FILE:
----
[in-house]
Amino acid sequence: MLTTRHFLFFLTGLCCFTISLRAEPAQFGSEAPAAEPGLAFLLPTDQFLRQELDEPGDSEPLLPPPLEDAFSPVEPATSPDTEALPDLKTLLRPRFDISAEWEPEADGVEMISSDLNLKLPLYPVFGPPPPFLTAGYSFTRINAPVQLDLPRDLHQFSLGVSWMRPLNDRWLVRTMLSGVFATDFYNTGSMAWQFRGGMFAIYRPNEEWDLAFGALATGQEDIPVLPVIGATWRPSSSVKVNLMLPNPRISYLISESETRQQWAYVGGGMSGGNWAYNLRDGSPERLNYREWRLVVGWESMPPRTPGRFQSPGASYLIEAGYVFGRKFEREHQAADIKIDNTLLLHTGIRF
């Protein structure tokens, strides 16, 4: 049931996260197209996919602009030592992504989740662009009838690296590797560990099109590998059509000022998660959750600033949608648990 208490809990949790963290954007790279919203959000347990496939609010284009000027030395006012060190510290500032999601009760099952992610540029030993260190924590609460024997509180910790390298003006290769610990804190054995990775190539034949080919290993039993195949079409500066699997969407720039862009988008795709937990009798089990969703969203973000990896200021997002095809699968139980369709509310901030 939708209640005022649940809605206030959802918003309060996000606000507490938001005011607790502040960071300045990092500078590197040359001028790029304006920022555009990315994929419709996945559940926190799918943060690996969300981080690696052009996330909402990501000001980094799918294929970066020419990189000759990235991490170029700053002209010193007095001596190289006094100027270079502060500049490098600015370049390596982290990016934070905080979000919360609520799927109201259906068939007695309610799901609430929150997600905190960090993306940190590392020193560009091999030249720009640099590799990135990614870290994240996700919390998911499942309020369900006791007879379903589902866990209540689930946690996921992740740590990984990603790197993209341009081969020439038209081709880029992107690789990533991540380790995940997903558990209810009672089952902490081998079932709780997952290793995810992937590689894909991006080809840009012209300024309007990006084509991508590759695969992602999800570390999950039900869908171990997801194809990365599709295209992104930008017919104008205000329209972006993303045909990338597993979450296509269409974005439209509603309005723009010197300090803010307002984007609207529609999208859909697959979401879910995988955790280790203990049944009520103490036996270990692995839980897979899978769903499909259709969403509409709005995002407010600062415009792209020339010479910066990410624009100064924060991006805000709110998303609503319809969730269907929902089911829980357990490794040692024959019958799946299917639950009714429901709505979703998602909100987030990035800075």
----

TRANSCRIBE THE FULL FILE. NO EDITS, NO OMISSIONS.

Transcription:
[in-house]
Amino acid sequence: MLTTRHFLFFLTGLCCFTISLRAEPAQFGSEAPAAEPGLAFLLPTDQFLRQELDEPGDSEPLLPPPLEDAFSPVEPATSPDTEALPDLKTLLRPRFDISAEWEPEADGVEMISSDLNLKLPLYPVFGPPPPFLTAGYSFTRINAPVQLDLPRDLHQFSLGVSWMRPLNDRWLVRTMLSGVFATDFYNTGSMAWQFRGGMFAIYRPNEEWDLAFGALATGQEDIPVLPVIGATWRPSSSVKVNLMLPNPRISYLISESETRQQWAYVGGGMSGGNWAYNLRDGSPERLNYREWRLVVGWESMPPRTPGRFQSPGASYLIEAGYVFGRKFEREHQAADIKIDNTLLLHTGIRF
């Protein structure tokens, strides 16, 4: 049931996260197209996919602009030592992504989740662009009838690296590797560990099109590998059509000022998660959750600033949608648990 208490809990949790963290954007790279919203959000347990496939609010284009000027030395006012060190510290500032999601009760099952992610540029030993260190924590609460024997509180910790390298003006290769610990804190054995990775190539034949080919290993039993195949079409500066699997969407720039862009988008795709937990009798089990969703969203973000990896200021997002095809699968139980369709509310901030 939708209640005022649940809605206030959802918003309060996000606000507490938001005011607790502040960071300045990092500078590197040359001028790029304006920022555009990315994929419709996945559940926190799918943060690996969300981080690696052009996330909402990501000001980094799918294929970066020419990189000759990235991490170029700053002209010193007095001596190289006094100027270079502060500049490098600015370049390596982290990016934070905080979000919360609520799927109201259906068939007695309610799901609430929150997600905190960090993306940190590392020193560009091999030249720009640099590799990135990614870290994240996700919390998911499942309020369900006791007879379903589902866990209540689930946690996921992740740590990984990603790197993209341009081969020439038209081709880029992107690789990533991540380790995940997903558990209810009672089952902490081998079932709780997952290793995810992937590689894909991006080809840009012209300024309007990006084509991508590759695969992602999800570390999950039900869908171990997801194809990365599709295209992104930008017919104008205000329209972006993303045909990338597993979450296509269409974005439209509603309005723009010197300090803010307002984007609207529609999208859909697959979401879910995988955790280790203990049944009520103490036996270990692995839980897979899978769903499909259709969403509409709005995002407010600062415009792209020339010479910066990410624009100064924060991006805000709110998303609503319809969730269907929902089911829980357990490794040692024959019958799946299917639950009714429901709505979703998602909100987030990035800075």